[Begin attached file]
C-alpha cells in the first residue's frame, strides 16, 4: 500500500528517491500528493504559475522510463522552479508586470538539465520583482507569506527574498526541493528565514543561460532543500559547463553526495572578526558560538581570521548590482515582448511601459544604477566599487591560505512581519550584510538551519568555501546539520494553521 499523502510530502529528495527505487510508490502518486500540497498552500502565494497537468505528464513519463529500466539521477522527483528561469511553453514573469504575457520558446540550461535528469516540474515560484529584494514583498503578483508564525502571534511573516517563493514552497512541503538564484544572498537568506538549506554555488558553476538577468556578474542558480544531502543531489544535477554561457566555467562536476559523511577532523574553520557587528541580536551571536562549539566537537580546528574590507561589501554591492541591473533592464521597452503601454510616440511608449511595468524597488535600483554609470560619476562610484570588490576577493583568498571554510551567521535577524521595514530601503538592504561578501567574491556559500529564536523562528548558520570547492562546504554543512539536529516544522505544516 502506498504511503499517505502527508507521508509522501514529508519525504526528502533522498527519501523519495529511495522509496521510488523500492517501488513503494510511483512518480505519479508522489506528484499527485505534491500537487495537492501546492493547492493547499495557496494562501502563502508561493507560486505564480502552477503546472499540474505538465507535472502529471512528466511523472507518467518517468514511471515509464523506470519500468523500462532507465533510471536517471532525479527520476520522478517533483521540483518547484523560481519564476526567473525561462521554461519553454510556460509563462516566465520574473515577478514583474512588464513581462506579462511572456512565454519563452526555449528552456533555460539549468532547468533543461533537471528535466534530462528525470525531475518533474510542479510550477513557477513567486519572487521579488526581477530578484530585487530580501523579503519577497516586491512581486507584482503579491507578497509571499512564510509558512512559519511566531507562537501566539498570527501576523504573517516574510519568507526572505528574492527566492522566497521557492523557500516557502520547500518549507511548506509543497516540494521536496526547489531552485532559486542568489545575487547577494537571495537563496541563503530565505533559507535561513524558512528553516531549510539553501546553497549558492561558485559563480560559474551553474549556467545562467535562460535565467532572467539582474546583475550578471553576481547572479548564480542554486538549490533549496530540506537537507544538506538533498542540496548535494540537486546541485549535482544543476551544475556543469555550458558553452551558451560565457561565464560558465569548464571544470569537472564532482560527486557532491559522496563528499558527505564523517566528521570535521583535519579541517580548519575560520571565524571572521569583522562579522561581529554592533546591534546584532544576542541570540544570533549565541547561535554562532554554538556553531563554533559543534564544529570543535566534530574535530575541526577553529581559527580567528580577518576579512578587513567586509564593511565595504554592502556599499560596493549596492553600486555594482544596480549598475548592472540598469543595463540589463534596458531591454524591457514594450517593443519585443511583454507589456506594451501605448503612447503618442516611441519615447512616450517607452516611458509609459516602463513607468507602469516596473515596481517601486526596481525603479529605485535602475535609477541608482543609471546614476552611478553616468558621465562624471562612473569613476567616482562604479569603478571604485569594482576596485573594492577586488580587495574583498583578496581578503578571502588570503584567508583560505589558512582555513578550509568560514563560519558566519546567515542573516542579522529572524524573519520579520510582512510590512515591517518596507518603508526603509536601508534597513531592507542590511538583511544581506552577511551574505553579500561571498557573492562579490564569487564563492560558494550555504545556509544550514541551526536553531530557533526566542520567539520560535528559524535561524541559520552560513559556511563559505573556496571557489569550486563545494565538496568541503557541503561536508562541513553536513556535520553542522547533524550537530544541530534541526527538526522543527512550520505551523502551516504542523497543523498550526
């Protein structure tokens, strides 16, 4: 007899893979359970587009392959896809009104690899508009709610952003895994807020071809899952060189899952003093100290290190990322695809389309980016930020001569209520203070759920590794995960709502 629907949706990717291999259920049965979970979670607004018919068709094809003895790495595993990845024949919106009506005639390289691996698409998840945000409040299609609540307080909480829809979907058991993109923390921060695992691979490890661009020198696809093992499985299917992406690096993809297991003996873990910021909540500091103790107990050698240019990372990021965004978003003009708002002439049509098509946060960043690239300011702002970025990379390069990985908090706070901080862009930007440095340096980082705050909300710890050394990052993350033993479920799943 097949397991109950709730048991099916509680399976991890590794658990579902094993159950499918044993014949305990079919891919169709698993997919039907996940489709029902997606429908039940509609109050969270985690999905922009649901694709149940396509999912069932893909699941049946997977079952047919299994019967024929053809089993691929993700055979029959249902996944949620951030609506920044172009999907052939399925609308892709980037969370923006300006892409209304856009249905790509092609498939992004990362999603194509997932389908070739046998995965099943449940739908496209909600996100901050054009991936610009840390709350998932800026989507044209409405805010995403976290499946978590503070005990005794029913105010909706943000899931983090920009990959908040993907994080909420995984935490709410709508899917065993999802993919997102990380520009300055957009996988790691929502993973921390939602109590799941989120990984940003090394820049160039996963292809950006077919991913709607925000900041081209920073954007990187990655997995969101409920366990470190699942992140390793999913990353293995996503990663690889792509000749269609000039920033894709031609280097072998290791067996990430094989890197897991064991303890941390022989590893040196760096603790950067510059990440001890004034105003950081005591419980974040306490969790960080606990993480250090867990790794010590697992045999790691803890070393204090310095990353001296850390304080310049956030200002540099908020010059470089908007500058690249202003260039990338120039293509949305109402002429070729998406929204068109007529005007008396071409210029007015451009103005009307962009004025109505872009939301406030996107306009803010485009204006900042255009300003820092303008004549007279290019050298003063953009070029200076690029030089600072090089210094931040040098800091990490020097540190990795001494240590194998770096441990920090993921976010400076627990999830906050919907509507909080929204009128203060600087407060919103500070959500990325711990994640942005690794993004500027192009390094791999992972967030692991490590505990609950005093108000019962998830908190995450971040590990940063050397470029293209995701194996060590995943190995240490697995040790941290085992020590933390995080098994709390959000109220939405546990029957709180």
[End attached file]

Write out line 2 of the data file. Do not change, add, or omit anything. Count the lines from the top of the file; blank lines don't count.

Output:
């Protein structure tokens, strides 16, 4: 007899893979359970587009392959896809009104690899508009709610952003895994807020071809899952060189899952003093100290290190990322695809389309980016930020001569209520203070759920590794995960709502 629907949706990717291999259920049965979970979670607004018919068709094809003895790495595993990845024949919106009506005639390289691996698409998840945000409040299609609540307080909480829809979907058991993109923390921060695992691979490890661009020198696809093992499985299917992406690096993809297991003996873990910021909540500091103790107990050698240019990372990021965004978003003009708002002439049509098509946060960043690239300011702002970025990379390069990985908090706070901080862009930007440095340096980082705050909300710890050394990052993350033993479920799943 097949397991109950709730048991099916509680399976991890590794658990579902094993159950499918044993014949305990079919891919169709698993997919039907996940489709029902997606429908039940509609109050969270985690999905922009649901694709149940396509999912069932893909699941049946997977079952047919299994019967024929053809089993691929993700055979029959249902996944949620951030609506920044172009999907052939399925609308892709980037969370923006300006892409209304856009249905790509092609498939992004990362999603194509997932389908070739046998995965099943449940739908496209909600996100901050054009991936610009840390709350998932800026989507044209409405805010995403976290499946978590503070005990005794029913105010909706943000899931983090920009990959908040993907994080909420995984935490709410709508899917065993999802993919997102990380520009300055957009996988790691929502993973921390939602109590799941989120990984940003090394820049160039996963292809950006077919991913709607925000900041081209920073954007990187990655997995969101409920366990470190699942992140390793999913990353293995996503990663690889792509000749269609000039920033894709031609280097072998290791067996990430094989890197897991064991303890941390022989590893040196760096603790950067510059990440001890004034105003950081005591419980974040306490969790960080606990993480250090867990790794010590697992045999790691803890070393204090310095990353001296850390304080310049956030200002540099908020010059470089908007500058690249202003260039990338120039293509949305109402002429070729998406929204068109007529005007008396071409210029007015451009103005009307962009004025109505872009939301406030996107306009803010485009204006900042255009300003820092303008004549007279290019050298003063953009070029200076690029030089600072090089210094931040040098800091990490020097540190990795001494240590194998770096441990920090993921976010400076627990999830906050919907509507909080929204009128203060600087407060919103500070959500990325711990994640942005690794993004500027192009390094791999992972967030692991490590505990609950005093108000019962998830908190995450971040590990940063050397470029293209995701194996060590995943190995240490697995040790941290085992020590933390995080098994709390959000109220939405546990029957709180």